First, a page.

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Indexed/Abstracted in: Chemical Abstracts, CINAHL, Current Contents/Clinical Medicine, EMBASE, PubMed/MEDLINE, Science Citation Index Expanded (SciSearch), Scopus
Impact Factor 1,111
Online ISSN 1827-1928
Roberto SALA 1, 2, Mara MALACARNE 2, 3, Massimo PAGANI 1, Daniela LUCINI 2, 3
1 Department of Sports Medicine, University of Milan, Milan, Italy; 2 Sport and Exercise Medicine Unit, Humanitas Clinical and Research Center, Milan, Italy; 3 Department of Medical Biotechnology and Translational Medicine, University of Milan, Milan, Italy
BACKGROUND: In the general population higher levels of exercise capacity seem to protect the cardiovascular system with effects well beyond traditional risk factors. We hypothesize that this phenomenon, called “risk factor gap”, could be ascribed to functional components, such as autonomic adaptation to aerobic training.
METHODS: In 257 subjects (age 36.2±0.8 years) we measured VO2peak (incremental cycling exercise), together with arterial pressure and autonomic proxies (baroreflex gain, R-R variance and standing induced increase in marker of excitatory oscillatory regulation of the SA node, ∆LFRRnu).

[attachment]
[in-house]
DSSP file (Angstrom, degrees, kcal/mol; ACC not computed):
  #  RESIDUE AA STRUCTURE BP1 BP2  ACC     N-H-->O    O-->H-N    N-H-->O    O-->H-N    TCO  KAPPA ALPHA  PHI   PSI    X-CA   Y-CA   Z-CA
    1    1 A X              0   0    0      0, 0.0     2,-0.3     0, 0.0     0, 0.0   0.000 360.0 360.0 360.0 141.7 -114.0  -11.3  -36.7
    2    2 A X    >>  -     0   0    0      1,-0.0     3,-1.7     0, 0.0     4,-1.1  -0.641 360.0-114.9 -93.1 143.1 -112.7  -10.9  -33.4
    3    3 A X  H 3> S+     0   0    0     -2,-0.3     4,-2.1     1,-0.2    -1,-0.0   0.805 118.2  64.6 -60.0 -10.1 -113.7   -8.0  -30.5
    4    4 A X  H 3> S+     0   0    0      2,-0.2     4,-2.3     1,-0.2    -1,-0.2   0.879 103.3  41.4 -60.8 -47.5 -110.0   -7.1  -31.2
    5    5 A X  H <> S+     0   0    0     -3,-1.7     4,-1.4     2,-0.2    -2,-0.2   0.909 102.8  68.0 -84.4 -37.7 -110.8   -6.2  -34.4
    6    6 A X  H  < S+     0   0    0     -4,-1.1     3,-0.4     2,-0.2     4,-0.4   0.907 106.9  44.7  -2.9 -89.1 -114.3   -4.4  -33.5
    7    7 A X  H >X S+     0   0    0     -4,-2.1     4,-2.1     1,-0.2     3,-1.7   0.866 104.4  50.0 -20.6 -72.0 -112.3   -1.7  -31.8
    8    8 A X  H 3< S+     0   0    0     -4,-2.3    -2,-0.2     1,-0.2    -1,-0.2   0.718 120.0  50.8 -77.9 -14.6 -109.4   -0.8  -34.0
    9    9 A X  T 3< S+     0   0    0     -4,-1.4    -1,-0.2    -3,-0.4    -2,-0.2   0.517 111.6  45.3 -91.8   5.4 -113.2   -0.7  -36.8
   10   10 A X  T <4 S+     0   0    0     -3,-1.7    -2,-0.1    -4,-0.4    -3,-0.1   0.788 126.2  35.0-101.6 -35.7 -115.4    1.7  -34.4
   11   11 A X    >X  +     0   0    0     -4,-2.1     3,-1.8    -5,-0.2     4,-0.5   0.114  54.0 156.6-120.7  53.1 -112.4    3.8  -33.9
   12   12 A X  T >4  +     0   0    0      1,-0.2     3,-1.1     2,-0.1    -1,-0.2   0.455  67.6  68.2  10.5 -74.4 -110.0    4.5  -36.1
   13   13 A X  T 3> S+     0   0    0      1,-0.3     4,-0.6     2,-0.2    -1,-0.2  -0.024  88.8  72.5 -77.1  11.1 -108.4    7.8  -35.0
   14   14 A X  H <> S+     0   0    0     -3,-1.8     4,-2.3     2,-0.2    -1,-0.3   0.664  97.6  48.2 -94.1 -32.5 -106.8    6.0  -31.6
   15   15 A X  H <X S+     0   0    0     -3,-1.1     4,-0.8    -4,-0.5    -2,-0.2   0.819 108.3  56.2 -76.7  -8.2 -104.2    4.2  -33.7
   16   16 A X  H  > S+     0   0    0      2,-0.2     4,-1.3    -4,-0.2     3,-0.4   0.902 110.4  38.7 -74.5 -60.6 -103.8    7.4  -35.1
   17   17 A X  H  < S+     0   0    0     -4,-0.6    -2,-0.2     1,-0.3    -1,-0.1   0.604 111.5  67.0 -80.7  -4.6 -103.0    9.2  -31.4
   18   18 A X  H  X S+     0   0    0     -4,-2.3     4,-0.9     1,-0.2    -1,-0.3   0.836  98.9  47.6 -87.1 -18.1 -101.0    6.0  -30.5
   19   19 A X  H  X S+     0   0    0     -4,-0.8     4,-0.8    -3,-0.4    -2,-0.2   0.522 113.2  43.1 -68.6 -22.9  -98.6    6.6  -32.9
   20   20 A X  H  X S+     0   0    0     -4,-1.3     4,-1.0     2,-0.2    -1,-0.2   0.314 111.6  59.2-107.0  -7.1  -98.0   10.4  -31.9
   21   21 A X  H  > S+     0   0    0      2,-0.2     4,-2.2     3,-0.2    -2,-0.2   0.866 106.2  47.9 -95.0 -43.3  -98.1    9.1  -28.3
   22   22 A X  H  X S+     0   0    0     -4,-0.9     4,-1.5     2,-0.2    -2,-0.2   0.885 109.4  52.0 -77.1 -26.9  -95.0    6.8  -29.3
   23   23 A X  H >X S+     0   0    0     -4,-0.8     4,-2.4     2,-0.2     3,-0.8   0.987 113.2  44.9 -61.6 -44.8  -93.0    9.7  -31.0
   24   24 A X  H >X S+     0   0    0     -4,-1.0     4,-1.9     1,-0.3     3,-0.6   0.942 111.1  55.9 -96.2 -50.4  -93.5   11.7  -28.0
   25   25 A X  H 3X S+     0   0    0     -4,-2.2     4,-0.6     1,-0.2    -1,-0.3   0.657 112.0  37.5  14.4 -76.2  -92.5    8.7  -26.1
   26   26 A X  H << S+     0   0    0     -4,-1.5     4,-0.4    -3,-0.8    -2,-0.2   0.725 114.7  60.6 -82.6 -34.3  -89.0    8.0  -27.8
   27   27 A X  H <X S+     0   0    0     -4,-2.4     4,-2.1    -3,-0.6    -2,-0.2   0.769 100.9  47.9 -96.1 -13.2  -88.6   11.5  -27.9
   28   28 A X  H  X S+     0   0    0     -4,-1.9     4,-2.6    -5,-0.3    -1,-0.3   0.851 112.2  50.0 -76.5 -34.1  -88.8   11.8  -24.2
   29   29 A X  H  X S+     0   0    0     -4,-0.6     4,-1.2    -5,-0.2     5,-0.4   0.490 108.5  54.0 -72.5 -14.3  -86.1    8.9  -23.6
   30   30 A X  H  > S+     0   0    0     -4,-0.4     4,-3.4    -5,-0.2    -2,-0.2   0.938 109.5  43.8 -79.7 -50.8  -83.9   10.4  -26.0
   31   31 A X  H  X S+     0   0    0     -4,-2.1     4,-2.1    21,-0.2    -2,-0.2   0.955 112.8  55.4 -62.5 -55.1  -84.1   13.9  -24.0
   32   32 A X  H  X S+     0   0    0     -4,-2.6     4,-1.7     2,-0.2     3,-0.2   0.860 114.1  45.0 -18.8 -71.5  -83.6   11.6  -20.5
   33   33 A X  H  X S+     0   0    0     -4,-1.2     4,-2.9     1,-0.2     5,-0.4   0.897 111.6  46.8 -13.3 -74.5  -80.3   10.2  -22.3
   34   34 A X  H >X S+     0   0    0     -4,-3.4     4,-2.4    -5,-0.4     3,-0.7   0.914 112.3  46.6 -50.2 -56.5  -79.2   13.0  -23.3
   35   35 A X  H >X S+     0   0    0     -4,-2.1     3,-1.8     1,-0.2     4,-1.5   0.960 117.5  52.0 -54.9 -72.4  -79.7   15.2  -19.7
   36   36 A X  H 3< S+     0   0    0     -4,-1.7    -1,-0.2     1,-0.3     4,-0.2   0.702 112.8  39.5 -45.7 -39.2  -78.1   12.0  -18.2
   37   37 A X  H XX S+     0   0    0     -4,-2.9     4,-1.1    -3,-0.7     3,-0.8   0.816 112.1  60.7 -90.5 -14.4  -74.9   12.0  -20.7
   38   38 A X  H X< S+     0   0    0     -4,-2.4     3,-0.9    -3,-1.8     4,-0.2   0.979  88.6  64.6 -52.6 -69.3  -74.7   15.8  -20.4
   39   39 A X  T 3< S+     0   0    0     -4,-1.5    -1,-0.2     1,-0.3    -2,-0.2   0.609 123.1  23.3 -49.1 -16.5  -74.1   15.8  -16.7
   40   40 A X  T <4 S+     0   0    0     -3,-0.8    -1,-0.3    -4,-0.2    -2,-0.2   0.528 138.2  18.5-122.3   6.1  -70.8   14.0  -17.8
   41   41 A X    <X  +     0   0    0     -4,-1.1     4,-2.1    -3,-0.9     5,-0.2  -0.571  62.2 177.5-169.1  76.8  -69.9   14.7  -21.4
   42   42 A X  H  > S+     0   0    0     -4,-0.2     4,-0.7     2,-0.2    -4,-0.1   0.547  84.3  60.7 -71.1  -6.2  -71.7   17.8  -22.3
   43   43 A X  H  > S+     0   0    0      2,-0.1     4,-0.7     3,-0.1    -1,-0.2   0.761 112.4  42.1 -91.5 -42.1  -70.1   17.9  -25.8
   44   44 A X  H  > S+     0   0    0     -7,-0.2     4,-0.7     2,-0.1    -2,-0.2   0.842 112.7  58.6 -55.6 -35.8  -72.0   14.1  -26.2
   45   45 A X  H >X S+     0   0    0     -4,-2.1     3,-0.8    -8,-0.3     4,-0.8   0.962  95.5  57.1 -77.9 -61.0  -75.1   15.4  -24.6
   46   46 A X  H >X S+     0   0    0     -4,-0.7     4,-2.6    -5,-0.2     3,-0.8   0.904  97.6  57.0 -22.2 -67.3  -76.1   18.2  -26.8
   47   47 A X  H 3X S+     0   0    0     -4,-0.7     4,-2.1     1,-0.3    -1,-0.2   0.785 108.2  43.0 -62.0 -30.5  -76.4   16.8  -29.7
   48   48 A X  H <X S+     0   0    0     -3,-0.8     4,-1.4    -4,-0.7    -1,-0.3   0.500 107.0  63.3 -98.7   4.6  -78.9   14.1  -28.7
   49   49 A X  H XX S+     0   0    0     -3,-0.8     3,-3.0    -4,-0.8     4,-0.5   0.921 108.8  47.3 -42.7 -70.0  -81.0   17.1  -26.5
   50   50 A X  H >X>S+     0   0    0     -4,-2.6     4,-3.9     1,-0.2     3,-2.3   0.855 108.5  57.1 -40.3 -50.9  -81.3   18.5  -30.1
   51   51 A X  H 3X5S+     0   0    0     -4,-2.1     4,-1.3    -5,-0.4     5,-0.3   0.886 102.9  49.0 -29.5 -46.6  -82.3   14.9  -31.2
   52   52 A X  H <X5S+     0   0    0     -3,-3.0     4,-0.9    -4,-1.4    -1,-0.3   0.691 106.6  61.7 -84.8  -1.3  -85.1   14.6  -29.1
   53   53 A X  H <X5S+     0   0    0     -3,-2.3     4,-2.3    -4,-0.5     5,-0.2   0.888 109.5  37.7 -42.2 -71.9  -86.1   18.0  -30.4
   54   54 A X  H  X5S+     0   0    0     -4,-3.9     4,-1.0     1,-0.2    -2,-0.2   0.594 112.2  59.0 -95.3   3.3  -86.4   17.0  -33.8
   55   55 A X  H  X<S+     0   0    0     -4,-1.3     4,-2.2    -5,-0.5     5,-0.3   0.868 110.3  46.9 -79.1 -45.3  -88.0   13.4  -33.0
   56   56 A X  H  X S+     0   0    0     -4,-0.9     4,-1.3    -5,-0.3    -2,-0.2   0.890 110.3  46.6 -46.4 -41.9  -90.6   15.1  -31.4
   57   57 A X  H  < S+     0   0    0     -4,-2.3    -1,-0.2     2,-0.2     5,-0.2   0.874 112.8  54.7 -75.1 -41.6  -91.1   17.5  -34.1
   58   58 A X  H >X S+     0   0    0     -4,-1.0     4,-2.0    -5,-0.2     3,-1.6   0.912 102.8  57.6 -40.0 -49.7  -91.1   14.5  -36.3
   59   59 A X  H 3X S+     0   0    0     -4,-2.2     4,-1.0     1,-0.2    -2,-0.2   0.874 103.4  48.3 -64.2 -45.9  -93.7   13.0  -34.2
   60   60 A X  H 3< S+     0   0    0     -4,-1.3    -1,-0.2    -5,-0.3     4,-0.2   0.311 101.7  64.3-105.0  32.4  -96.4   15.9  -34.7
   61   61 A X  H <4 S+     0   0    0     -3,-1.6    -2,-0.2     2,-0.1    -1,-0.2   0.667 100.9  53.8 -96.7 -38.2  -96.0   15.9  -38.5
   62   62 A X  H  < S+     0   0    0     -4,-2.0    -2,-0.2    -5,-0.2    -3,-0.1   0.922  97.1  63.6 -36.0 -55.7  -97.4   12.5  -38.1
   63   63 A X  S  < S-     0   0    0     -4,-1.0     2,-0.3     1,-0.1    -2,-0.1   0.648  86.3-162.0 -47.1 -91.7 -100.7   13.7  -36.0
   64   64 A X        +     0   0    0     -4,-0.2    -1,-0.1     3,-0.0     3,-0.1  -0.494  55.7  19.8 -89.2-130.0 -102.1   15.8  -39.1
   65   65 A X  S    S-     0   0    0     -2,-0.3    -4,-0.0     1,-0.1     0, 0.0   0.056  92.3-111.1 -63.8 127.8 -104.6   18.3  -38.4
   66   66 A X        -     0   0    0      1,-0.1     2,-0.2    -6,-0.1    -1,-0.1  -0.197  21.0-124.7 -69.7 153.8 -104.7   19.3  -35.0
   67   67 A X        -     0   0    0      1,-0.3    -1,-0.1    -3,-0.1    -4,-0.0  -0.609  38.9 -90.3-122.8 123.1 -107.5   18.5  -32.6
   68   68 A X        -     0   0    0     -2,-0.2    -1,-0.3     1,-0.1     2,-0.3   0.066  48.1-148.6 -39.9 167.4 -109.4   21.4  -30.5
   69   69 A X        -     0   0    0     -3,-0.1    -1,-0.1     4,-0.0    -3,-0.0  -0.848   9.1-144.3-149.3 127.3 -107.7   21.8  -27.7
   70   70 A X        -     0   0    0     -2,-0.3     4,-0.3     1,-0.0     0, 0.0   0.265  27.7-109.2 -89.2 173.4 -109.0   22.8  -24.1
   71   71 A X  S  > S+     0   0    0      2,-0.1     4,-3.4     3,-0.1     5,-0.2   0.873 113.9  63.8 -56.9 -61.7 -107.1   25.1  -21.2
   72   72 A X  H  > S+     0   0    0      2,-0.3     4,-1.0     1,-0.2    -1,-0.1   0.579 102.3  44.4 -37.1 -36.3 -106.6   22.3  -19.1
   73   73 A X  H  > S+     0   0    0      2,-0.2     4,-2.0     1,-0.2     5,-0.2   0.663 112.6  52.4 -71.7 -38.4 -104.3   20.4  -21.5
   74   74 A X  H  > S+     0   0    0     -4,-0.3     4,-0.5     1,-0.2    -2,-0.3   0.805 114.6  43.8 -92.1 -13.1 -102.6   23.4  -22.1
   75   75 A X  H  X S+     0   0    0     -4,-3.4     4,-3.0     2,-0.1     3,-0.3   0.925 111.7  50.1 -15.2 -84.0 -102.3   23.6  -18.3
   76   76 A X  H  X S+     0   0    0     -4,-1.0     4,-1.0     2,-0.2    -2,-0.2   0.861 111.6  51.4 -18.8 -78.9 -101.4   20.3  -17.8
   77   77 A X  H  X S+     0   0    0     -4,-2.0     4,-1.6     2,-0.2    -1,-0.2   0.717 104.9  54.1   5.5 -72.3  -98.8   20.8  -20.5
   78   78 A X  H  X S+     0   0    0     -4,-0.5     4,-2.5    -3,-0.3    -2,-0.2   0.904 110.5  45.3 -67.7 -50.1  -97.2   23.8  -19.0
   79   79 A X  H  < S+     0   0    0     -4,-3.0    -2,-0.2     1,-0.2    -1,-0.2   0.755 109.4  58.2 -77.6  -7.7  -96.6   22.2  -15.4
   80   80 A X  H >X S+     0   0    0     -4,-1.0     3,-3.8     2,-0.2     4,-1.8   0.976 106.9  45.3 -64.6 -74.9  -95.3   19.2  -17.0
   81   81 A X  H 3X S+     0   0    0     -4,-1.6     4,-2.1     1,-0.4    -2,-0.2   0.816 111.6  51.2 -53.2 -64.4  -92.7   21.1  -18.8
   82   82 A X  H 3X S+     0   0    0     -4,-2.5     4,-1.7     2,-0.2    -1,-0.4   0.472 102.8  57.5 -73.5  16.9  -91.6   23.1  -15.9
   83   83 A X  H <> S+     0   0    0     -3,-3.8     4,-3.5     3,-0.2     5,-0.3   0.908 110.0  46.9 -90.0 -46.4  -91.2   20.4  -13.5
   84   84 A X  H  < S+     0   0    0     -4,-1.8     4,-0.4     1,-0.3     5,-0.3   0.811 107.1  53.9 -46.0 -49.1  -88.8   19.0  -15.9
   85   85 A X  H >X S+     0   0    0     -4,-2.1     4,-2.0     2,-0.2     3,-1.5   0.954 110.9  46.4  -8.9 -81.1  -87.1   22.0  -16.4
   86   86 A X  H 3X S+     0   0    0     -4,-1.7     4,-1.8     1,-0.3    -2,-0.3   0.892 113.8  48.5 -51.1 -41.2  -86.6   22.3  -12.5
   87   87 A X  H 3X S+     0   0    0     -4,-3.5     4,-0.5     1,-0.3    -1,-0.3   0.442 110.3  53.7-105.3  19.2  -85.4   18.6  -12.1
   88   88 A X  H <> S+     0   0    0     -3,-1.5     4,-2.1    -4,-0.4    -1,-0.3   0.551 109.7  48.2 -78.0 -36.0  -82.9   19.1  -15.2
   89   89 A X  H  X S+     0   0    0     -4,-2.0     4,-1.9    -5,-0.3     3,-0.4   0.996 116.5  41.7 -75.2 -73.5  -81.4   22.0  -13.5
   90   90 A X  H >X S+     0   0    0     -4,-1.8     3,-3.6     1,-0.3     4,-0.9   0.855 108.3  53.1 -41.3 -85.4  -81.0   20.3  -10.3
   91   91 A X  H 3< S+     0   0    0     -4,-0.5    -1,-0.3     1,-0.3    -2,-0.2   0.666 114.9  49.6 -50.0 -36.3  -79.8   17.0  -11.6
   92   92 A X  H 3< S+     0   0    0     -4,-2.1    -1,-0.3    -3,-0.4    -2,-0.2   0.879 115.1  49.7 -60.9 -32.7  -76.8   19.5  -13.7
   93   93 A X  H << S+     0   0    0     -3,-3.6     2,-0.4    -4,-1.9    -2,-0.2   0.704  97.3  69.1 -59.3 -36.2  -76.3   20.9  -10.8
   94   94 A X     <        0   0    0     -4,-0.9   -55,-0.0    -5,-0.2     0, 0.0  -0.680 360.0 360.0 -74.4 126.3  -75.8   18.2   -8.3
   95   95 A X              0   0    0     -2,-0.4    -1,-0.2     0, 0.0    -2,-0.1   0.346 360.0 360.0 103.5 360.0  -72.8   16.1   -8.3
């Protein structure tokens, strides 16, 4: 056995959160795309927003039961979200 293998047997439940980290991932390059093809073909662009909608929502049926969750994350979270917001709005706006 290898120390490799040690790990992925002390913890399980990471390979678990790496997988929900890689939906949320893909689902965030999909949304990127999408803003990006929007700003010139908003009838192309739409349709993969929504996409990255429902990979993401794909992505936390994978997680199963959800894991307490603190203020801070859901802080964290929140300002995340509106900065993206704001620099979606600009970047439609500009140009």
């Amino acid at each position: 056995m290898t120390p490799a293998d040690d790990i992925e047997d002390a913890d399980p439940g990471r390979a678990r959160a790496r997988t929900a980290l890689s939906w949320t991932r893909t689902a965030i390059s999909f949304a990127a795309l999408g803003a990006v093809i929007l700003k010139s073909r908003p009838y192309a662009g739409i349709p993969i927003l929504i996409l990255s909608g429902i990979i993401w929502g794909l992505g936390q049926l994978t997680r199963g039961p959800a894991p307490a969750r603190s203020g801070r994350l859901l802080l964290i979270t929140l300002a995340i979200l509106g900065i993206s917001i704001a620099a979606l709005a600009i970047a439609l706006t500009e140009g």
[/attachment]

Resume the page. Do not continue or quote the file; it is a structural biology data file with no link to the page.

RESULTS: Autonomic proxies appeared significantly correlated with indicators of aerobic fitness (age and gender corrected correlation between VO2peak, baroreflex gain: r=0.277, P<0.001, and DAP r=-0.228, P<0.001). Subsequently, subjects were subdivided in three age and gender adjusted categories of VO2peak (poor, medium and good). Autonomic indices and arterial pressure appeared significantly ordered with categories of VO2peak (P<0.006). In addition, within these categories the proportion of subjects with a desirable autonomic and pressure profile becomes significantly greater with better fitness levels.
CONCLUSIONS: The strong ordered relationship between categories of aerobic fitness and autonomic proxies speaks in favor of a complementary role of the autonomic nervous system in the management of cardiovascular risk factor gap at a population level.